For many players, gaming isn’t just entertainment or a way to kill time. It is part of their lifestyle and who they are. When the real world is not enough, when one needs adventures that defy their fantasies and expectations, gaming comes to the fore. That is the power of gaming. It has the ability to transport the player into an alternate world and give experiences that otherwise cannot be felt. And as it happens, that’s not the only thing games can do….
1. A study of 5000 boys and girls revealed that children who spent almost an hour gaming were happier, less hyperactive, more adjustable and social than those who didn’t play at all.
Contrary to the popular belief of parents, video and computer games are less likely to have any possible negative influence over children. In fact, according to a study report by Dr. Andrew Przybylski, the link between behavioral problems among children and gaming is very weak. Just like games in real life, games that use digital media can be a good source of cognitive behavior enhancers as they involve using imagination and being alert in order to win.
The study also suggests, however, that video games alone cannot be held responsible for either positive or negative changes a child would experience and that familial and environmental factors should also be taken into consideration. They serve as a good distraction and a receptacle for the hyperactive energy most children have and spending that energy actively can lessen hyperactivity in other situations.(source)
2. Action video games train the brain’s neurons in making faster and more accurate decisions, say researchers from the University of Rochester. The players are sensitized to even the slightest auditory and visual changes, making them adept at multitasking, driving, navigating and successfully keeping track of things even in a chaotic environment.
According to Professor Daphne Bavelier and her colleagues, the nervous system adapts to what it is subjected to. In a study involving 18 to 25 year old non-players, a group played 50 hours of fast-paced action games such as ‘Call of Duty’ and ‘Unreal Tournament’ whereas the other group played slow-paced strategy games such as ‘The Sims 2’.
When they were both tested for decision making based on visual and auditory input, the first group performed better and 25 percent faster than the second. This is because the brain’s decision making process is based on continuously computing probabilities based on the sensory inputs it is provided and the brain that is used to recognizing and analyzing those sensory cues faster can perform faster while arriving at a decision.(source)
3. Gamers are far more likely to have dreams that they can consciously control than those who don’t play.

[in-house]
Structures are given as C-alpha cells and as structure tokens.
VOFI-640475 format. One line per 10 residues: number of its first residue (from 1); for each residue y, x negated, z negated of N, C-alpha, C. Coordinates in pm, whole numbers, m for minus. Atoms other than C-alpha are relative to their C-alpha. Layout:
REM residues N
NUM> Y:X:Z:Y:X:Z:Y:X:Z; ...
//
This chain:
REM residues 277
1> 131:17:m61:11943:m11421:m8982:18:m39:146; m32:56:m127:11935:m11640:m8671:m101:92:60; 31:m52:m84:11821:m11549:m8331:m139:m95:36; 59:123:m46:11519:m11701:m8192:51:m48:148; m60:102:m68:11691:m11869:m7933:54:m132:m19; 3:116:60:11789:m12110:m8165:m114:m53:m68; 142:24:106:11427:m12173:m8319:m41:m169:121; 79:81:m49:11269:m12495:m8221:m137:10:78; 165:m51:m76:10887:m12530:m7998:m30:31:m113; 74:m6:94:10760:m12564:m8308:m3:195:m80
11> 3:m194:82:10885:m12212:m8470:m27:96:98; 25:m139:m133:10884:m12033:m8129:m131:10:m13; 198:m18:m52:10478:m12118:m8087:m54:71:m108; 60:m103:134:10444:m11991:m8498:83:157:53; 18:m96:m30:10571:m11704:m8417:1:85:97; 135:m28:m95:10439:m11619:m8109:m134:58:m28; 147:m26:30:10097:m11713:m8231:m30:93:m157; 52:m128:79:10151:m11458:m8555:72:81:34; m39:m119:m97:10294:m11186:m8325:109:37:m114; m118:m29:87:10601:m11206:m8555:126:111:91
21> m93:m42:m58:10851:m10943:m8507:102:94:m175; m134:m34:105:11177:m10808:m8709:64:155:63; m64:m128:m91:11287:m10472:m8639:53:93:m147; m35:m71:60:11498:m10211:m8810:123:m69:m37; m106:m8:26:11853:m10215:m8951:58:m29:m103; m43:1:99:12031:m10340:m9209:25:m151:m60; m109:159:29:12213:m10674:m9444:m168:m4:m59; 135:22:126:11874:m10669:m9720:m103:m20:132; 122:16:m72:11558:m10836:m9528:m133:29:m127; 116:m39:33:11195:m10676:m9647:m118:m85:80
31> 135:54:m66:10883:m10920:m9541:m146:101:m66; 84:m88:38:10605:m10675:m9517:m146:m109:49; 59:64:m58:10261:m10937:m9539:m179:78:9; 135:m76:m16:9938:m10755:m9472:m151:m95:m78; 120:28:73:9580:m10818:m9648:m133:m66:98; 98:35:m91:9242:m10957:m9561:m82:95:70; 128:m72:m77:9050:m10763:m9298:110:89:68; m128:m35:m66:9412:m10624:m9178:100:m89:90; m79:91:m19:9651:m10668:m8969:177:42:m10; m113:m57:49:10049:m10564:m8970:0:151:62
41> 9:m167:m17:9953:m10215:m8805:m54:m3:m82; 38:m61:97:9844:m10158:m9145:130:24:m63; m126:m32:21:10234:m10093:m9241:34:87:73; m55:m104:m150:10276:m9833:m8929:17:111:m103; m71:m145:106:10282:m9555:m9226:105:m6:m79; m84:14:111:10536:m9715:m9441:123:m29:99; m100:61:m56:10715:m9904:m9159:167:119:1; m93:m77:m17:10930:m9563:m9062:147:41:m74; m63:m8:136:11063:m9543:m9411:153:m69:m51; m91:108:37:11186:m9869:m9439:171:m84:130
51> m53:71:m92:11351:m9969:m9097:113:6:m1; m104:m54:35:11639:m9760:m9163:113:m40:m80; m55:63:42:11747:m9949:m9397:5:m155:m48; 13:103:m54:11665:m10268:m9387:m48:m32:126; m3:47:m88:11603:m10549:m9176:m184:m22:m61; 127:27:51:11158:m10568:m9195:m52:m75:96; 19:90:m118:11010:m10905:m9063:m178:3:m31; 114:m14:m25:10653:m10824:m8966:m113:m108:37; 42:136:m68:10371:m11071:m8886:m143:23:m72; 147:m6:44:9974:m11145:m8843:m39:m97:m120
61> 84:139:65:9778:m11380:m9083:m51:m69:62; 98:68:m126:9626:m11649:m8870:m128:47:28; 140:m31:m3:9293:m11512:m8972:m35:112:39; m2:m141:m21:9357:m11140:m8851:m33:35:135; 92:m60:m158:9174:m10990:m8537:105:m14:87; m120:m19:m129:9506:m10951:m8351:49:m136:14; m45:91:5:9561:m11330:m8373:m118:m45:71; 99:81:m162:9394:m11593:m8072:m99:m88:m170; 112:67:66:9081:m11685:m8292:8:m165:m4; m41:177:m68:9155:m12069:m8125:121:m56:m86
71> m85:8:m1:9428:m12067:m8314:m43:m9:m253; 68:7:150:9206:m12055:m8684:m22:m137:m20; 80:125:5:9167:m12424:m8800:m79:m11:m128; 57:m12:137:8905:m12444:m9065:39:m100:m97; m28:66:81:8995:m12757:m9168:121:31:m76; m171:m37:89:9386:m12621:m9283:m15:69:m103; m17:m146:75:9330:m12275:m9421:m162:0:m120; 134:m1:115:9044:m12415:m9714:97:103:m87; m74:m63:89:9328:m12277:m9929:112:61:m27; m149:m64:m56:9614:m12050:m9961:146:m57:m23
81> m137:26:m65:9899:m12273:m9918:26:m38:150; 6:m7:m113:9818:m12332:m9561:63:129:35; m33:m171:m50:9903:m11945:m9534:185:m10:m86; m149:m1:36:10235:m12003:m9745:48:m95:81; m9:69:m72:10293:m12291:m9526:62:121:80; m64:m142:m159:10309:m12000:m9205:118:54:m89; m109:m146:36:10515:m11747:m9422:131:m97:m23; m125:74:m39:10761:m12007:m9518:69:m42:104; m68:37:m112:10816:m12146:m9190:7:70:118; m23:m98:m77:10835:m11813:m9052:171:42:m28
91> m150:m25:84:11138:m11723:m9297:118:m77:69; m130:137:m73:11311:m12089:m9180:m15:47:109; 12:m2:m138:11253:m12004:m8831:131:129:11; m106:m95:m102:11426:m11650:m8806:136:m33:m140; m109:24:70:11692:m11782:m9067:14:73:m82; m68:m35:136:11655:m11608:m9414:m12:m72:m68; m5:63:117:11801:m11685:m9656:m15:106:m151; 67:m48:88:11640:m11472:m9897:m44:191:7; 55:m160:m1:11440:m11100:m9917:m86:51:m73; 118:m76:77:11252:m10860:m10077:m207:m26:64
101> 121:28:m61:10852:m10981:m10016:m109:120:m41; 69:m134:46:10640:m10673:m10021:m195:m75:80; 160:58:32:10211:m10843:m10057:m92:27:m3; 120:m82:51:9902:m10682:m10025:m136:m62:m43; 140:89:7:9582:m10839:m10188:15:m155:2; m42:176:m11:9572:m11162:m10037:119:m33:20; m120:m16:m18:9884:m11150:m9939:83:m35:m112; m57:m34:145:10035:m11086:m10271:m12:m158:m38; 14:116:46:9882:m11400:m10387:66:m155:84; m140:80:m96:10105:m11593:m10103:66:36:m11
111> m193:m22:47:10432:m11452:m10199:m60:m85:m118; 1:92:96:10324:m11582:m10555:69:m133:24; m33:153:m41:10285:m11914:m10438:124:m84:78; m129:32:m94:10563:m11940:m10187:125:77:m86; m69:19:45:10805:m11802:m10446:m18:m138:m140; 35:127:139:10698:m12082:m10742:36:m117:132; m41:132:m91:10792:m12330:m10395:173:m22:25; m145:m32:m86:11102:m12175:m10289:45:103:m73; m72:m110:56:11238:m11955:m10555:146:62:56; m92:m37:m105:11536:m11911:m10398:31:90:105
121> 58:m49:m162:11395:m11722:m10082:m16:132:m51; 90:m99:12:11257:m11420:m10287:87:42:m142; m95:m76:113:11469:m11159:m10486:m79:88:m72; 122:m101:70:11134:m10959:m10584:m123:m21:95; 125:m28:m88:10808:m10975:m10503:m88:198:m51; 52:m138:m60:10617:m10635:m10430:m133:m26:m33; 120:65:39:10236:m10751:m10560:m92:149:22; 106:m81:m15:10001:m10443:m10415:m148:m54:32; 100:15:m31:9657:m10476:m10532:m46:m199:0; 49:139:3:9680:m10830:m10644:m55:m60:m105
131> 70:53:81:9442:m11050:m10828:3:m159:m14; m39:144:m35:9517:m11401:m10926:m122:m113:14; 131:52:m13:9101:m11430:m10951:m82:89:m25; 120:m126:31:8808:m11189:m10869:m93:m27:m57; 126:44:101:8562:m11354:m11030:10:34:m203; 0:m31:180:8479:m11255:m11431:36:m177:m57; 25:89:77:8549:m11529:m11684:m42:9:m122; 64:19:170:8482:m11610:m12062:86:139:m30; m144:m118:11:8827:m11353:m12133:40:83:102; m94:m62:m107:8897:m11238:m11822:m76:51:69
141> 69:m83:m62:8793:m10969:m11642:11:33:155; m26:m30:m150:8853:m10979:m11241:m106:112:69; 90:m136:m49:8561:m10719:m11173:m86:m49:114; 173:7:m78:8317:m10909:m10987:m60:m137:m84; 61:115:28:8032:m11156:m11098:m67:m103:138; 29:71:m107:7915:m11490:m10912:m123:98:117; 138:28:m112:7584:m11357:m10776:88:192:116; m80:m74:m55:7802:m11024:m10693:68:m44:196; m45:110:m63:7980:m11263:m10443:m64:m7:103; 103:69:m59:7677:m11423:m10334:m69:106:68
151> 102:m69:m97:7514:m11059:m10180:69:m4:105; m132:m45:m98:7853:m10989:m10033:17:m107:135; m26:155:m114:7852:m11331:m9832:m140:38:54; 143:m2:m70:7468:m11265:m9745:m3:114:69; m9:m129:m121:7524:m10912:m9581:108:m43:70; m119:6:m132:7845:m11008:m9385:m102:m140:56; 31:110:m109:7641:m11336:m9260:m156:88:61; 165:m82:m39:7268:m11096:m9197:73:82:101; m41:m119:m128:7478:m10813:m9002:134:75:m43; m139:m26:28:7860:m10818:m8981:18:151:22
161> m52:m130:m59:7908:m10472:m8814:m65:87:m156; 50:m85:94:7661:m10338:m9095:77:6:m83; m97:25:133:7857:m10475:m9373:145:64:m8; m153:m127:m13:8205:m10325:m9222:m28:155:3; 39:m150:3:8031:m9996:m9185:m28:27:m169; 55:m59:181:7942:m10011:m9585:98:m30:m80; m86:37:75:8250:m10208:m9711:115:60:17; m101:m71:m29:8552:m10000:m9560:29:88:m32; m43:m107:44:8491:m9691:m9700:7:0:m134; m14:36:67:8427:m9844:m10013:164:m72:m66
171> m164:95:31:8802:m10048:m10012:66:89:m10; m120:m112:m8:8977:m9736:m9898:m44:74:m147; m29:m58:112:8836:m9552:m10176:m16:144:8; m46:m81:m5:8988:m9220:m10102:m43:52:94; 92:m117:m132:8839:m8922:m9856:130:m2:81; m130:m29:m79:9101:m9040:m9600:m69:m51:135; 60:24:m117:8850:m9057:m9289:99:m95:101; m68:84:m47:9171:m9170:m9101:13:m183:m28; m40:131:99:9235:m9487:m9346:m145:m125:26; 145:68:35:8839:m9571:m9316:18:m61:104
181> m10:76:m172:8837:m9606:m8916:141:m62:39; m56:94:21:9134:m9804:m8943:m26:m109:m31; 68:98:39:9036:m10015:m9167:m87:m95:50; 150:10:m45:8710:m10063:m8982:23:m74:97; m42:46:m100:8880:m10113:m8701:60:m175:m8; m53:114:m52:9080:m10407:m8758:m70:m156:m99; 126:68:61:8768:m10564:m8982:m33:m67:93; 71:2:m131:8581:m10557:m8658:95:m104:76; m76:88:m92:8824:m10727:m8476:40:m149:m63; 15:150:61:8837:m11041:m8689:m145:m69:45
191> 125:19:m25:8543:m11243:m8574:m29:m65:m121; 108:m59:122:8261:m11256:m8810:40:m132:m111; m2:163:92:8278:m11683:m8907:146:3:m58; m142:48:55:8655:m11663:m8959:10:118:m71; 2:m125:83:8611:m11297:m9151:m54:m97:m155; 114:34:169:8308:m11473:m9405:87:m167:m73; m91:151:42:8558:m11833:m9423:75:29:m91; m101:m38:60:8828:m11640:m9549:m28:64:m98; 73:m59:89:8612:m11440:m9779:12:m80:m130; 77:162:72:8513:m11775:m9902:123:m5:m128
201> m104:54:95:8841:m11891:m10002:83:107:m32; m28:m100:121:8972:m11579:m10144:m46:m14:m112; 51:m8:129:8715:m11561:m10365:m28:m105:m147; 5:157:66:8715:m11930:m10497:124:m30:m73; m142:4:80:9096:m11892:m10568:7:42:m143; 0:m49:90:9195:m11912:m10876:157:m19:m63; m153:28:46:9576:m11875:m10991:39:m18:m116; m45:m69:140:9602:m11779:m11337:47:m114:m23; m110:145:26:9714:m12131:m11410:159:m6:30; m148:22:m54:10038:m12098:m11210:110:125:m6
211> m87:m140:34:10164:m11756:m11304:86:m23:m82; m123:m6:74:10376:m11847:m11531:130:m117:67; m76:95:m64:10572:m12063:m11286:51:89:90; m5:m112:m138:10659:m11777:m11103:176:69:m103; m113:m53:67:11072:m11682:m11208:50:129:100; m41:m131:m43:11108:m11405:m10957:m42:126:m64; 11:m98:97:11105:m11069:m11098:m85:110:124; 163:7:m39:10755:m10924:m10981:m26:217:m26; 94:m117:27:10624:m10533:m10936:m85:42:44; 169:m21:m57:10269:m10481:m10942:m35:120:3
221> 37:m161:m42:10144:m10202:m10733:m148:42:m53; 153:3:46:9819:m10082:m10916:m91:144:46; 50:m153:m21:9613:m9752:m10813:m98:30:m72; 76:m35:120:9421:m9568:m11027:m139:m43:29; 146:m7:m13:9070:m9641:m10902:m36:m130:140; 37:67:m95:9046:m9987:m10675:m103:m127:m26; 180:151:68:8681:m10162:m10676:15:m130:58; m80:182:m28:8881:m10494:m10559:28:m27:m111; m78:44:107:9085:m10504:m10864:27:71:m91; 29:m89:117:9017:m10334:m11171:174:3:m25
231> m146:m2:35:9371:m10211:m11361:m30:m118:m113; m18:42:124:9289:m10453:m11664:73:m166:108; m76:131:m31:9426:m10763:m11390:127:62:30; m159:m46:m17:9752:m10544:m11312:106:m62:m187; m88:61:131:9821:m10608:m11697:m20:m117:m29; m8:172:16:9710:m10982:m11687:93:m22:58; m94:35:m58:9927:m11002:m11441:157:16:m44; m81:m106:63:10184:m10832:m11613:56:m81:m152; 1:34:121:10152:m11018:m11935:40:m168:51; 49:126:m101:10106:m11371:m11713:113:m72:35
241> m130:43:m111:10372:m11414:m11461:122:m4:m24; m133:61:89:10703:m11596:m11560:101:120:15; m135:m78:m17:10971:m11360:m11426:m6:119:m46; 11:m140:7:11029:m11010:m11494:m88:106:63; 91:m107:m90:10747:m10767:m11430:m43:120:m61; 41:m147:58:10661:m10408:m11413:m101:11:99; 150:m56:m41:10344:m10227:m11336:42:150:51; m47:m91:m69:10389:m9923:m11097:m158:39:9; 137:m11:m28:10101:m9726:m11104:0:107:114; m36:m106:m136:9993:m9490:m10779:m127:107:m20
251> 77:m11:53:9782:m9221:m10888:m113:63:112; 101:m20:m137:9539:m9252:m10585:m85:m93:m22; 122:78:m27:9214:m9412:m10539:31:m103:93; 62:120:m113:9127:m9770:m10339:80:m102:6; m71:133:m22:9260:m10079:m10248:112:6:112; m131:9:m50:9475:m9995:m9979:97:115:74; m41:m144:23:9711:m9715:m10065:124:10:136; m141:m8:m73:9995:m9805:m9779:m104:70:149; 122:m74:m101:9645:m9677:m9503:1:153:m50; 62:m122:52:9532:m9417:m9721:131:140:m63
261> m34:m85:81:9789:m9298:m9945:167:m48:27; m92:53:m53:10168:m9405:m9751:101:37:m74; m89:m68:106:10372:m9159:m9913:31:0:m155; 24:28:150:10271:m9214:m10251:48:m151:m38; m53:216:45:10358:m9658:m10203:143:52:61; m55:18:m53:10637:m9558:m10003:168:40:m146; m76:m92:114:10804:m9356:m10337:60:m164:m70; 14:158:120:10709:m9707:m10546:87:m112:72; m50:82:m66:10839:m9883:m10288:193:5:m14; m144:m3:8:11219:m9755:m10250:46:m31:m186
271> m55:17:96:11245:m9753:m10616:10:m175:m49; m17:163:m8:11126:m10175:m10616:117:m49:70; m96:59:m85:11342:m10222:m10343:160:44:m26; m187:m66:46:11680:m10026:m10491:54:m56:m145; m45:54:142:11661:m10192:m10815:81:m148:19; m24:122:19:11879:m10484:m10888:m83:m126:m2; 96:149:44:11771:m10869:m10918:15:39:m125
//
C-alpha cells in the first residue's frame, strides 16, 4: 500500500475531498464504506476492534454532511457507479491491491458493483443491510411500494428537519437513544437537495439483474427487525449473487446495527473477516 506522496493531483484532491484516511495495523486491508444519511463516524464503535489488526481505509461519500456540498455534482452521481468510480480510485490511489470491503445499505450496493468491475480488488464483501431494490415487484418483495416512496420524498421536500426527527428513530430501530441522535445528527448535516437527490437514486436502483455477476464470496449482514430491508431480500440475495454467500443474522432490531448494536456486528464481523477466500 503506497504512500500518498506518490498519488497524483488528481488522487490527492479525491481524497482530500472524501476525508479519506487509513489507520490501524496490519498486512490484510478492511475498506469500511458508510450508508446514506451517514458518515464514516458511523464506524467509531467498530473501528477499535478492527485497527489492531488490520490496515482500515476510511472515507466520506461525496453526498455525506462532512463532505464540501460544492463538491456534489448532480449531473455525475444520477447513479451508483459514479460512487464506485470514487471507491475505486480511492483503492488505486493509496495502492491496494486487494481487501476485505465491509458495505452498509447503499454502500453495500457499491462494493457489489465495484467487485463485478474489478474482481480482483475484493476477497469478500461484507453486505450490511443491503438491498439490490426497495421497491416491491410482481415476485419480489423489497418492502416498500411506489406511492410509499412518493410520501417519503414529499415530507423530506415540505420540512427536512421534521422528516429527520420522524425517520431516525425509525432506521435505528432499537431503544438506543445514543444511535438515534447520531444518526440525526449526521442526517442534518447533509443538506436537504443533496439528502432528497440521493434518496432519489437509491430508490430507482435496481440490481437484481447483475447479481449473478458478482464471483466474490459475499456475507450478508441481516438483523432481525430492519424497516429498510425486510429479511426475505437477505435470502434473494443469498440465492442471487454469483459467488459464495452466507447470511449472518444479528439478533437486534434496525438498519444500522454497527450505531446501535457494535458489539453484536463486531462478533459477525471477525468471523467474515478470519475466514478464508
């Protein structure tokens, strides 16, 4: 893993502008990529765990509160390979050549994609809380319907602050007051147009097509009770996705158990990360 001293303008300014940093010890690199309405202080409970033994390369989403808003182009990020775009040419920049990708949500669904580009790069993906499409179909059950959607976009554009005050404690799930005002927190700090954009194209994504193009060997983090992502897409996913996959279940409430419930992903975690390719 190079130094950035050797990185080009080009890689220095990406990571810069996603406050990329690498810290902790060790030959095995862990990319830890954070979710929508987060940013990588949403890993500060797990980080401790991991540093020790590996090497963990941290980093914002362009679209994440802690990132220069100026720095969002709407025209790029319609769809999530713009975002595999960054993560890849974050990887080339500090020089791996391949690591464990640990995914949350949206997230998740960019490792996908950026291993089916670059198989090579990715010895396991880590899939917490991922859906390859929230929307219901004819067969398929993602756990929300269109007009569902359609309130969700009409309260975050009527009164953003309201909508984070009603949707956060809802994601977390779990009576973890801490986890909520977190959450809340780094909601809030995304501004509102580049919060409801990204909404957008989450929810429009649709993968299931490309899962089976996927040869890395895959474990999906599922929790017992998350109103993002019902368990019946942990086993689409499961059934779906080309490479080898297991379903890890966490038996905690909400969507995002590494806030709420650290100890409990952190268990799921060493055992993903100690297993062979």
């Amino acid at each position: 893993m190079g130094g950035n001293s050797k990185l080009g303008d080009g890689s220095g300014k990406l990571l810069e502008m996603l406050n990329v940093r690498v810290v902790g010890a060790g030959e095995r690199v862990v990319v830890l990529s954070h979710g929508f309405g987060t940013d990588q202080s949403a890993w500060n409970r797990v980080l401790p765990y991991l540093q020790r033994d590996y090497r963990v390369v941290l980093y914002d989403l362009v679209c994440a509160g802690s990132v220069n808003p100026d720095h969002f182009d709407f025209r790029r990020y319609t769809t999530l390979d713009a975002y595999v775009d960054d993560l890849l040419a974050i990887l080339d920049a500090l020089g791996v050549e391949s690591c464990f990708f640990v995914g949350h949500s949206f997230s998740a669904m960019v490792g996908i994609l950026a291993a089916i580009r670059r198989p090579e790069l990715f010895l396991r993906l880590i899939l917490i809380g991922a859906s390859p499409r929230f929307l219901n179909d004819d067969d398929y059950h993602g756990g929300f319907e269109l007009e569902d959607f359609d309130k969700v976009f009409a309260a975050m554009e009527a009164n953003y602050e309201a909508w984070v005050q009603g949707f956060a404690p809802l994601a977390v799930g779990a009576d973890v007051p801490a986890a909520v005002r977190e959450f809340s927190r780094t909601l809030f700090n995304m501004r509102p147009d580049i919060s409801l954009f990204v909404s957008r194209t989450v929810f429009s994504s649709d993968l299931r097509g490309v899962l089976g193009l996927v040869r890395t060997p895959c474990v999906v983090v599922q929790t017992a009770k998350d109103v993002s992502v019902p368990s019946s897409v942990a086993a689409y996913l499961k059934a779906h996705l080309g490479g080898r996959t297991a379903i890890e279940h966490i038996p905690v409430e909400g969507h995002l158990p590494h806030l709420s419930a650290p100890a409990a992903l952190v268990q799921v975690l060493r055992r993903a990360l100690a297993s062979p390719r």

Lucid dreaming is a practice that lets dreamers consciously experience and control their actions and the environment of the dream. It lets the dreamer explore the world that their mind subconsciously creates and is also used therapeutically to analyze and battle nightmares, phobias and fears.
Jayne Gackenbach, a psychologist, conducted studies on gamers and their dreams. She found that spending a lot of time in a virtual world, fighting in it and controlling it can let the gamers do the same to their dreams. They become, to some extent, lucid dreamers – being able to flit between first person view and third person view as they do while playing.(source)
4. A group of adults were asked to play Super Mario 64 for half an hour each day. After two months, an MRI scan of their brains showed an increase in grey matter – proving that there is a “direct causal link between gaming and volumetric increase of the brain”.
There are parts of brain that are responsible for strategic planning, memory formation and spatial orientation without which it is nearly impossible to live a normal life. According to Psychiatrist Jurgen Galliant, video games are much better therapeutic resources than medicine or exercise as the patients are more inclined to do something fun and exciting.
The idea of using video games to treat patients with PTSD (Post Traumatic Stress Disorder), Schizophrenia, degenerative brain disorders such as Alzheimer’s or any other disorder that requires recuperation of the brain cells is now being increasingly accepted.(source)
5. A game of Tetris can help cut down on your cravings for sex, drugs or food.
Most cravings and addictions are usually psychological needs, and often a desperation to find something that exhilarates the brain. Sometimes all they need is a little distraction to refrain from giving into the craving, and playing a game of Tetris can be one such distraction.
To investigate this, a study involving 31 students was conducted by psychologists from Plymouth University and Queensland University of Technology. They were asked to regularly report their cravings and a subset of that group was asked to play a very immersive game of Tetris. The subset that played the game was reported to have reduced number of cravings than those who didn’t.(source)